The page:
Mute from childhood and increasingly unnerved by the activities of a serial killer who preys on women with physical imperfections, Helen Capel serves as a companion to bed-ridden widow, Mrs Warren, who despises her weak sons, a bookish scientist and a dissolute cad.
Based on Ethel Lina White's novel Some Must Watch, this was a throwback to the early days of Talkie horror when the Expressionist visuals imported from Germany were allied to the latest sound effects to produce what became known as the `Old Dark House' thriller. Indeed, this was almost a case study in stock shock effects, with the whistling wind creaking doors and gates and blowing curtains and candles to whip up the eerie atmosphere.
But director Robert Siodmak also made numerous references to cinema's silent past to reinforce Helen Capel's mute vulnerability (in a change from the book, where she was crippled but quite capable of speech). Thus, the trip to the nickelodeon was not only a quaint period detail (the first makeshift movie theatres had opened in 1905, the year before the film story takes place), but it also emphasised the limitations of non-verbal communication to anticipate Helen's imminent peril. The surfeit of mirrors and windows in the Warren mansion similarly recalled the German films of Fritz Lang, who was UFA's star director when Siodmak began his career, and whose use of mood and shadow was a key influence on the house horror style at Universal, where Siodmak had made the likes of Son of Dracula, Phantom Lady and The Suspect (all 1944) before moving to RKO. However, some have claimed this chilling classic for film noir, on account of its use of brooding chiaroscuro and psychological dislocation. There's certainly plenty of then-chic Freudian allusion on display, with Helen having been dumb since a childhood trauma, while the sins of the sons owed much to the domineering nature of the now bed-ridden matriarch. Moreover, audiences in 1946 would probably have recognised the link between the killer's motive and the newly exposed Nazi experiments in eugenics, which had been inspired by a similarly sinister detestation of non-conformity. Although Ethel Barrymore earned an Oscar nomination, the ensemble playing was uniformly excellent. But the star turns here were Albert S. D'Agostino's wondrously unsubtle sets and Nicholas Musuraca's prowling deep-focus photography, which kept viewers ever vigilant while leaving them in the dark.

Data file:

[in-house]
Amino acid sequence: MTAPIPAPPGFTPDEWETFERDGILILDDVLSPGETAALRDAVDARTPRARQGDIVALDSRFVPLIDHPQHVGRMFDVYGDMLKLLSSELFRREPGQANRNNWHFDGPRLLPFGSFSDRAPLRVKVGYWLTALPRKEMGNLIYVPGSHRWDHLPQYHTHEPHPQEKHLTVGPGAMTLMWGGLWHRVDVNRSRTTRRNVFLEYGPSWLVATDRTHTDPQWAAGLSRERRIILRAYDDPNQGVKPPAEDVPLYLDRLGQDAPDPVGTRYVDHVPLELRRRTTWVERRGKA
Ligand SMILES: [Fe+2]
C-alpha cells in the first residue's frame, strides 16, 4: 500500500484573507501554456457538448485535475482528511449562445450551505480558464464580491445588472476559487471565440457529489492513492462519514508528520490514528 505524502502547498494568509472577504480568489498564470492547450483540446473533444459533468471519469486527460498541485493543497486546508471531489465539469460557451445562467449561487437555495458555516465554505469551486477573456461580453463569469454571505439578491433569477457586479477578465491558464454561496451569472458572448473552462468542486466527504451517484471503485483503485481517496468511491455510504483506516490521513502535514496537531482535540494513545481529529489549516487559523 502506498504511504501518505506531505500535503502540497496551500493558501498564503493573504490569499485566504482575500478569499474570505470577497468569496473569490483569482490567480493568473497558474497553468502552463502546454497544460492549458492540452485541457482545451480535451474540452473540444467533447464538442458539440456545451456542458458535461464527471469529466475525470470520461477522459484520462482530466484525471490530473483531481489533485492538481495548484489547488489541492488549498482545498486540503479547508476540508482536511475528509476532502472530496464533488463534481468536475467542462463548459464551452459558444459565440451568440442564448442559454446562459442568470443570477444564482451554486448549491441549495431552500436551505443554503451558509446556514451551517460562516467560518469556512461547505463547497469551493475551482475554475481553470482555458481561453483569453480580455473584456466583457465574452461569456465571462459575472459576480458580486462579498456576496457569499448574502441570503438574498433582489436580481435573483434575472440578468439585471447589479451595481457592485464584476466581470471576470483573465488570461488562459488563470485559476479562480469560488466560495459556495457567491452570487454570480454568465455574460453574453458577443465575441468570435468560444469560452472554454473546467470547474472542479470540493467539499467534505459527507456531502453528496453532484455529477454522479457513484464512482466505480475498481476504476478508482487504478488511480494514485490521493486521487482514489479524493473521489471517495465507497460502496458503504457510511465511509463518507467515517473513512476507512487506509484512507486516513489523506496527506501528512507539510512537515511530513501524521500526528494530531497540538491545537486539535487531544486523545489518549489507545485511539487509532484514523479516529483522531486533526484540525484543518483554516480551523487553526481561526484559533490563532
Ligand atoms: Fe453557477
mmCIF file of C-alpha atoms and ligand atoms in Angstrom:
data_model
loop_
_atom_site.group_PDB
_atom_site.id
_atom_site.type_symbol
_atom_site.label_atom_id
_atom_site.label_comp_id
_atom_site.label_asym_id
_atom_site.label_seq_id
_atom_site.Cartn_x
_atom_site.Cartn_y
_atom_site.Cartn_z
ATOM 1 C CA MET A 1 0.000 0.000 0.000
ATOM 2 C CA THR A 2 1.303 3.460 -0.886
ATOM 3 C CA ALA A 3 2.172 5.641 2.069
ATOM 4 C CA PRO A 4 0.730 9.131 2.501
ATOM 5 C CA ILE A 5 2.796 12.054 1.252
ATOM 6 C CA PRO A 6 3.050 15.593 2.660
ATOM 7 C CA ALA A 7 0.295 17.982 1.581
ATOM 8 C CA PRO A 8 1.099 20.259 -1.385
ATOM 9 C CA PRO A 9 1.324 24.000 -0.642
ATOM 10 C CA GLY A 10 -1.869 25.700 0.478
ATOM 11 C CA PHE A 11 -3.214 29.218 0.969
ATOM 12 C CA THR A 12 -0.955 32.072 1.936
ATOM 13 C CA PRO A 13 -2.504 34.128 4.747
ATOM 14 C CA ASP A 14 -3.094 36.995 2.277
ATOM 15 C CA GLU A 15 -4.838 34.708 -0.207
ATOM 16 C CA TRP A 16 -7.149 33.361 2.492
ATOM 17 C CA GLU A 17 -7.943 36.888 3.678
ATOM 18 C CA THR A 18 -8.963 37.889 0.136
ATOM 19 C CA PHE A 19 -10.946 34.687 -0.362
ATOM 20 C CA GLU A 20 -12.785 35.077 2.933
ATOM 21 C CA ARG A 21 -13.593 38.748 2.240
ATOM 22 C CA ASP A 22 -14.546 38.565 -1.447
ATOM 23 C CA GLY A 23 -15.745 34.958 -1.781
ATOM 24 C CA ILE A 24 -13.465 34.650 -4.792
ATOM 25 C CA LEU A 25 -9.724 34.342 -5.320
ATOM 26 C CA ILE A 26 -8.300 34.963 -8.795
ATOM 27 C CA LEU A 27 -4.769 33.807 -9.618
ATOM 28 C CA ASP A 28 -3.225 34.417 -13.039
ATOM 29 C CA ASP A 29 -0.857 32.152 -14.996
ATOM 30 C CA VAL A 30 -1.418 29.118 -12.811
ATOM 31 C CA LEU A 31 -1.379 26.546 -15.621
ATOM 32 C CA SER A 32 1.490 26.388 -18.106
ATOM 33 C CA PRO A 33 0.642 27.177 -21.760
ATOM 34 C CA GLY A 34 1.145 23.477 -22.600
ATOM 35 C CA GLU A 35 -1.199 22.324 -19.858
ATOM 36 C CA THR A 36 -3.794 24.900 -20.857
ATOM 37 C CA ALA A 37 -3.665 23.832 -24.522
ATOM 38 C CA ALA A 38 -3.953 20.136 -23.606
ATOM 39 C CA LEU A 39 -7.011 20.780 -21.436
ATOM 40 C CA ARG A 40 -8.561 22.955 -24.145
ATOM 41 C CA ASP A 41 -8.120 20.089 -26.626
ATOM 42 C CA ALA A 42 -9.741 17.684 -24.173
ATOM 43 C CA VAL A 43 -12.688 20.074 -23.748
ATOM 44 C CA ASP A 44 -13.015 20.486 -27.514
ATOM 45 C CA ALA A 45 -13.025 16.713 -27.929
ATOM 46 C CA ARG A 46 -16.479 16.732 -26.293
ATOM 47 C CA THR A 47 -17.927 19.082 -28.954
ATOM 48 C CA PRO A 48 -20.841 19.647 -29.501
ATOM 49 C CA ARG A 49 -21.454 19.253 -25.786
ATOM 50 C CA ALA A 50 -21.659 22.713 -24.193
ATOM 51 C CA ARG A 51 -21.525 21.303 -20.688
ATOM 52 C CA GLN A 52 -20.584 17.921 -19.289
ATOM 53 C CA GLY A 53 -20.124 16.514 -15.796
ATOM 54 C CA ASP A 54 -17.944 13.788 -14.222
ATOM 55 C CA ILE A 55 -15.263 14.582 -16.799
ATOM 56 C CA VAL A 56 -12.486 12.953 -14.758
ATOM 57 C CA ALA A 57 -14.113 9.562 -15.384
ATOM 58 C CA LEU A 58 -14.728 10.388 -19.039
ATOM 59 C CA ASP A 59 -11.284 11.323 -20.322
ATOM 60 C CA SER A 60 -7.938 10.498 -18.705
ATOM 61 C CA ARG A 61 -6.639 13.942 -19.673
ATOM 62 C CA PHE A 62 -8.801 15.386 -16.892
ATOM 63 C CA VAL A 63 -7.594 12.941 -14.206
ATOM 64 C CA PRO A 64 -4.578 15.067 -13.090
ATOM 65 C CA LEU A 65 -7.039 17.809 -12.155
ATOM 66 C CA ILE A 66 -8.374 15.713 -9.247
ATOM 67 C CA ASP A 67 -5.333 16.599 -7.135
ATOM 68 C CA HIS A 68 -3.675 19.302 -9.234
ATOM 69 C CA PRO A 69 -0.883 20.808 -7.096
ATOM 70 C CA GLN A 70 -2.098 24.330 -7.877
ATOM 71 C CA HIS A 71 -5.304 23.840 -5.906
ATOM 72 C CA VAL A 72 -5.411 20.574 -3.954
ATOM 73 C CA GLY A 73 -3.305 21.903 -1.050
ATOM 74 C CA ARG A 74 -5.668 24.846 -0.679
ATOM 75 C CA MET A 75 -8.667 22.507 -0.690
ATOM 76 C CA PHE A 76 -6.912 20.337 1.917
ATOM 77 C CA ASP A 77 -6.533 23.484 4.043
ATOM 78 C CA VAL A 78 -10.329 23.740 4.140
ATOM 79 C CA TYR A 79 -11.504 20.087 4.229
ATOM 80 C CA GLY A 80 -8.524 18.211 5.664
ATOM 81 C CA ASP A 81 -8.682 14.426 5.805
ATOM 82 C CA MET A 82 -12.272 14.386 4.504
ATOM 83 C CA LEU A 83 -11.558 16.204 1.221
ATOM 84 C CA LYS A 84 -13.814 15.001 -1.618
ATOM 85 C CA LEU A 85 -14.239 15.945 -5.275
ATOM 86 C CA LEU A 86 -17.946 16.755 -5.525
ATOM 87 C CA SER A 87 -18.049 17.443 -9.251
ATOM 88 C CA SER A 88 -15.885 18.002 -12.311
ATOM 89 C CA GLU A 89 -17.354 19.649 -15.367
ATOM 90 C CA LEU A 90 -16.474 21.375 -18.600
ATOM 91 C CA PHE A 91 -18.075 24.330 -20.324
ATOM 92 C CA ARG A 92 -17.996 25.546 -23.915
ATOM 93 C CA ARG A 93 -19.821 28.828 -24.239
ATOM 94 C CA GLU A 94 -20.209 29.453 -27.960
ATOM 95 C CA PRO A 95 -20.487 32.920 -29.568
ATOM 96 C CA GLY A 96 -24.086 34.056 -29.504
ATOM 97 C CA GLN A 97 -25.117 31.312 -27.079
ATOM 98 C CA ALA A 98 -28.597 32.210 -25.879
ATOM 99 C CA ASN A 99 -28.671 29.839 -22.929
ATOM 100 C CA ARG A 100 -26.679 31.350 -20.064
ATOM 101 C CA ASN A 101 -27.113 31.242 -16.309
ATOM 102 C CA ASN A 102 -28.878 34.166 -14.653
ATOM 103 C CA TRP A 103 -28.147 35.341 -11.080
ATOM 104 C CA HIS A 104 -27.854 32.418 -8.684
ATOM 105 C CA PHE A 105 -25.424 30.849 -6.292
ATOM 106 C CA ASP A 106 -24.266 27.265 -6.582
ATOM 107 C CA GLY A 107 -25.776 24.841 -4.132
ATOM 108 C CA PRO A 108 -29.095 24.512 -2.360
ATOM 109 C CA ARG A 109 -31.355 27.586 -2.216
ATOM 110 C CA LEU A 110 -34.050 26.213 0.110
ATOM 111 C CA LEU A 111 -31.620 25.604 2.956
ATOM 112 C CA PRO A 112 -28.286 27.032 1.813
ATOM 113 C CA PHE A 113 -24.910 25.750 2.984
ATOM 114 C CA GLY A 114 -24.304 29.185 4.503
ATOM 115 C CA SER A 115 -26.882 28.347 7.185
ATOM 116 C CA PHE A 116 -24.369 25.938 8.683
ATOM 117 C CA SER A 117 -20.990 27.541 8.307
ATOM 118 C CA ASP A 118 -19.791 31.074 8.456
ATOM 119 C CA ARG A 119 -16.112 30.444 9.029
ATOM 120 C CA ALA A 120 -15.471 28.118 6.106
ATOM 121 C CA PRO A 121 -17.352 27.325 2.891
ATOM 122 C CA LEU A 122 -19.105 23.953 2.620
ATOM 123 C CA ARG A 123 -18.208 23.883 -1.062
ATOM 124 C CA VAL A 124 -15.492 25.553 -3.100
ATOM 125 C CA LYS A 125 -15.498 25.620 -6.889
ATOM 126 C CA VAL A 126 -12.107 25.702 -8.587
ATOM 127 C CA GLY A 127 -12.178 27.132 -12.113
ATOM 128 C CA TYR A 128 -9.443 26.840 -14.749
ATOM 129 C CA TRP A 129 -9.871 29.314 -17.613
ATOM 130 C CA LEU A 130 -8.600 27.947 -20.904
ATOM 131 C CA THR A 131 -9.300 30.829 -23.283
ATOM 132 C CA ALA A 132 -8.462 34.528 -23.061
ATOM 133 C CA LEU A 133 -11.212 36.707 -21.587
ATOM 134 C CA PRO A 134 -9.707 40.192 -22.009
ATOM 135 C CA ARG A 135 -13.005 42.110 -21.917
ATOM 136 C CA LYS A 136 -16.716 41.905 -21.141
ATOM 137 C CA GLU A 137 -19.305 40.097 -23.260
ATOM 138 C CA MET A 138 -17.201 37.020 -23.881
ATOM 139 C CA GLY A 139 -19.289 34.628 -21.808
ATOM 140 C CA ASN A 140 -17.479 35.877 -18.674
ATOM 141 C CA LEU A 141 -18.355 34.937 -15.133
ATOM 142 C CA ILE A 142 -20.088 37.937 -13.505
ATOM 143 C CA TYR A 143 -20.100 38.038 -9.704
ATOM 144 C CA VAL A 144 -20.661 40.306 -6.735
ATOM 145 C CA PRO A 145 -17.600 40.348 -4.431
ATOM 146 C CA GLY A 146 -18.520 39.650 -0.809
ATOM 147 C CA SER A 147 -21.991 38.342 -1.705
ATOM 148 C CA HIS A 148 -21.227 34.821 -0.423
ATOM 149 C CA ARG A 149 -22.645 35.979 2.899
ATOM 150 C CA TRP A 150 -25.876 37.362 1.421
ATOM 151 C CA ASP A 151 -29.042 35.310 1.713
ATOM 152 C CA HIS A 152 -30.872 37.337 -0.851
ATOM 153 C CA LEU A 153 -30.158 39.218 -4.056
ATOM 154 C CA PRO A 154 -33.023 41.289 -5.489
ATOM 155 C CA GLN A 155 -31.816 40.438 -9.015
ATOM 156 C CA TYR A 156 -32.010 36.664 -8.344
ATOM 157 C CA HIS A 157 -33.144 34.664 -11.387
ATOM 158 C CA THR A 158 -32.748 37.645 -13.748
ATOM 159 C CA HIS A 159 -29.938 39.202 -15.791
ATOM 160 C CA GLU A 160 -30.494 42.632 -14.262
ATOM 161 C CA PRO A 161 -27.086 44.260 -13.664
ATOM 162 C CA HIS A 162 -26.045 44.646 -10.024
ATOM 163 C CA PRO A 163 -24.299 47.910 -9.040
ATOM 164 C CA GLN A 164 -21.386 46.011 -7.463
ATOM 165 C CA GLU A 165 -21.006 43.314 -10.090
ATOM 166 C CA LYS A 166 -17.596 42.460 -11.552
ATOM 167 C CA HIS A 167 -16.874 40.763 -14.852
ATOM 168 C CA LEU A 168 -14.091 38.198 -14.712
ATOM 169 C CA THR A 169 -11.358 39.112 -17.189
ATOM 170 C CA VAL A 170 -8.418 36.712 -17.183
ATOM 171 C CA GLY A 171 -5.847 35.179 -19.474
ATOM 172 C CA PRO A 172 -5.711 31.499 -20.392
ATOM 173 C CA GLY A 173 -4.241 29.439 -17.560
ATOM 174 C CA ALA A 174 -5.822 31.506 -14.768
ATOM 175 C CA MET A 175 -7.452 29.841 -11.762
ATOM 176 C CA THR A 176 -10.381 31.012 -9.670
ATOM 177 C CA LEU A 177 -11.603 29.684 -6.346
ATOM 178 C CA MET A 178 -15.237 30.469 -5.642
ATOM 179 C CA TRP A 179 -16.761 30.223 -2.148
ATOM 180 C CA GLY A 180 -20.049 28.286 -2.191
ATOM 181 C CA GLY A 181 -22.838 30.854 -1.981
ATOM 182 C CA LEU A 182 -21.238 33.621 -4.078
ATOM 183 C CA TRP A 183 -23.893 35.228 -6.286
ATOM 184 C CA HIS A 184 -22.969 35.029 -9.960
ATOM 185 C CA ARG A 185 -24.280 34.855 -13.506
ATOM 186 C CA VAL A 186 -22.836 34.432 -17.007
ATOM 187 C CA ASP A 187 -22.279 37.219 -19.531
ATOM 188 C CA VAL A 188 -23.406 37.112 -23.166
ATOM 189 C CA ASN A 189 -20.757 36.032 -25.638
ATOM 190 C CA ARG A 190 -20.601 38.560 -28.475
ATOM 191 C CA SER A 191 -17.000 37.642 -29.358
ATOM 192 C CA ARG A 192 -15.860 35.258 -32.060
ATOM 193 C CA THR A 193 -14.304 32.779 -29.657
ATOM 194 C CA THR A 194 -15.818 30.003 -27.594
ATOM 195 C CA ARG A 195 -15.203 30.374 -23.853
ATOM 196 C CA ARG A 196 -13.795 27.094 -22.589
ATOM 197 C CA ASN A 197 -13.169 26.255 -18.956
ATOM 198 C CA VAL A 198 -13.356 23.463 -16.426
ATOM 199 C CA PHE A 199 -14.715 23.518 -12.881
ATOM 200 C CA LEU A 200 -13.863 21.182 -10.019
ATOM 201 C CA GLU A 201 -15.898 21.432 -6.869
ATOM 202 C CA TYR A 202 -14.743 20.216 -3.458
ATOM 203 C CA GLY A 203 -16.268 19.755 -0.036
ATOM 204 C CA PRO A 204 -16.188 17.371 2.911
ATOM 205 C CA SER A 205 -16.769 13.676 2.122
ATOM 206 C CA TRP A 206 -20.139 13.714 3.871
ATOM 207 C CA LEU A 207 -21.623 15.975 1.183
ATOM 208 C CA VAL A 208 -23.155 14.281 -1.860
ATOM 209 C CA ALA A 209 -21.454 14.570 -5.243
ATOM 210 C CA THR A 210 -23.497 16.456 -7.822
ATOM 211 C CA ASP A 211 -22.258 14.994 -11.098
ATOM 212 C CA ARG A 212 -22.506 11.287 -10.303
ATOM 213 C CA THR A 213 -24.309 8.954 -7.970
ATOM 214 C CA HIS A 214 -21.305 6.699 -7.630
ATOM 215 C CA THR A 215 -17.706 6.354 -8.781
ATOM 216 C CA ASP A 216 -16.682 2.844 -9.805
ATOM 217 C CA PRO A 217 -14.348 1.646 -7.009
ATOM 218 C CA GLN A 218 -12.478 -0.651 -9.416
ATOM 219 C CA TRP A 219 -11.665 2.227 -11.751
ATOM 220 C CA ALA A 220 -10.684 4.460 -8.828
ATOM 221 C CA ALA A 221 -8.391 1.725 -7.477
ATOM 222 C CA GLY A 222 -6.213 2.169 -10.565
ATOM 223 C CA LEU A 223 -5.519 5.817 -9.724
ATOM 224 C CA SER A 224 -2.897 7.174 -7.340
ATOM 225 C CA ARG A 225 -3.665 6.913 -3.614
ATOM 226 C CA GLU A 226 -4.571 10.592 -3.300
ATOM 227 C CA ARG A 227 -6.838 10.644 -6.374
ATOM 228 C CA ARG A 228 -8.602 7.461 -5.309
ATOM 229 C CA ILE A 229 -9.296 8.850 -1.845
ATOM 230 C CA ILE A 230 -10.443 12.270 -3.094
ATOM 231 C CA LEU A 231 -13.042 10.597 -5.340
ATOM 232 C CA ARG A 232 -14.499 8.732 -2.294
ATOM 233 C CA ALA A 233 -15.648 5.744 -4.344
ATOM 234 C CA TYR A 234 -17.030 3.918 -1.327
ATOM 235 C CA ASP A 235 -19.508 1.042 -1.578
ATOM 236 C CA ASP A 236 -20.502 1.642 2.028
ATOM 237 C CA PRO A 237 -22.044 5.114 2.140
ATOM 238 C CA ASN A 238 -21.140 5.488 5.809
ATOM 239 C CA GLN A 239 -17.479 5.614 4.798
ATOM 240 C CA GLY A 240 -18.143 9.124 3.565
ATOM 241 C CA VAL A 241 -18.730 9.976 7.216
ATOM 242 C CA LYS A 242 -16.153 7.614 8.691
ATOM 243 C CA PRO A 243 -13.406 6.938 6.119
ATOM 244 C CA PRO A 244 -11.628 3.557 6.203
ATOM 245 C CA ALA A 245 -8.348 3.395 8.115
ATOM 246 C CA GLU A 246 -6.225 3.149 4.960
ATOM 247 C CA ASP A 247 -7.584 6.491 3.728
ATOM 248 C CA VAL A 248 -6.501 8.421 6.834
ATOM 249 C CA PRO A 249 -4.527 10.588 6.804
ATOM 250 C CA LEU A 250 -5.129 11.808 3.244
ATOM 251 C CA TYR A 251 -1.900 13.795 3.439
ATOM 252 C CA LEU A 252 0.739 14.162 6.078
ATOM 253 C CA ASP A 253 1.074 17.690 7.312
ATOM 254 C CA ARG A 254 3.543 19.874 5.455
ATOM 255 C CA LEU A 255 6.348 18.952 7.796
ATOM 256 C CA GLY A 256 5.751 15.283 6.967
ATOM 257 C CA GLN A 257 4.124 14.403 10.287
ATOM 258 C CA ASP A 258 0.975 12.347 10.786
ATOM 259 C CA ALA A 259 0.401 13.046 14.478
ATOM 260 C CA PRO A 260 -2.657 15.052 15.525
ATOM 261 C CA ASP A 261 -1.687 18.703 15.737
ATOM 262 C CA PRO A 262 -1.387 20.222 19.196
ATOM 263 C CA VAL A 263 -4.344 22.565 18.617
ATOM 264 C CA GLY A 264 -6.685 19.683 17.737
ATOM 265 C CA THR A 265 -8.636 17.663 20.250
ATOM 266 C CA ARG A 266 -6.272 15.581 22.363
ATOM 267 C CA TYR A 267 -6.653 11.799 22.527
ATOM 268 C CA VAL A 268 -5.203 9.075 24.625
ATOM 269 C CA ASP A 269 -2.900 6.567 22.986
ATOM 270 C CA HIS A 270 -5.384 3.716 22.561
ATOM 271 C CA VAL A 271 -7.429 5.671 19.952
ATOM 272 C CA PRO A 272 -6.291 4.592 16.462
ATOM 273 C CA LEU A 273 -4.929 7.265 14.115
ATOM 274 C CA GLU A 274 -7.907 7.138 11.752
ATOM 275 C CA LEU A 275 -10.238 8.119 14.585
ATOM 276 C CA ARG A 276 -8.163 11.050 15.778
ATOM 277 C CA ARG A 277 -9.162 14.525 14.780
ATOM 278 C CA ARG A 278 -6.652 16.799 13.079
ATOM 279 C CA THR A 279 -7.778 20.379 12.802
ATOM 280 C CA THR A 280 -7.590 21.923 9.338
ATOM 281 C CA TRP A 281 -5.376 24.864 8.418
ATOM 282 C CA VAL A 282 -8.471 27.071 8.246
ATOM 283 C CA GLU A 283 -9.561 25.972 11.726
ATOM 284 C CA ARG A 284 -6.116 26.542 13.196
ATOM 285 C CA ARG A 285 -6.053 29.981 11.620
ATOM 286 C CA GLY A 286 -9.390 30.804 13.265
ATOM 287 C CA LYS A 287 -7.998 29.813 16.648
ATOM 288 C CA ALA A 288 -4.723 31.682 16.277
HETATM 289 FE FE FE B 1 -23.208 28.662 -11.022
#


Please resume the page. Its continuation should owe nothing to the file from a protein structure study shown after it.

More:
Although its whodunnit aspect is weak, the strong camera angles and cast performance make this a fine film.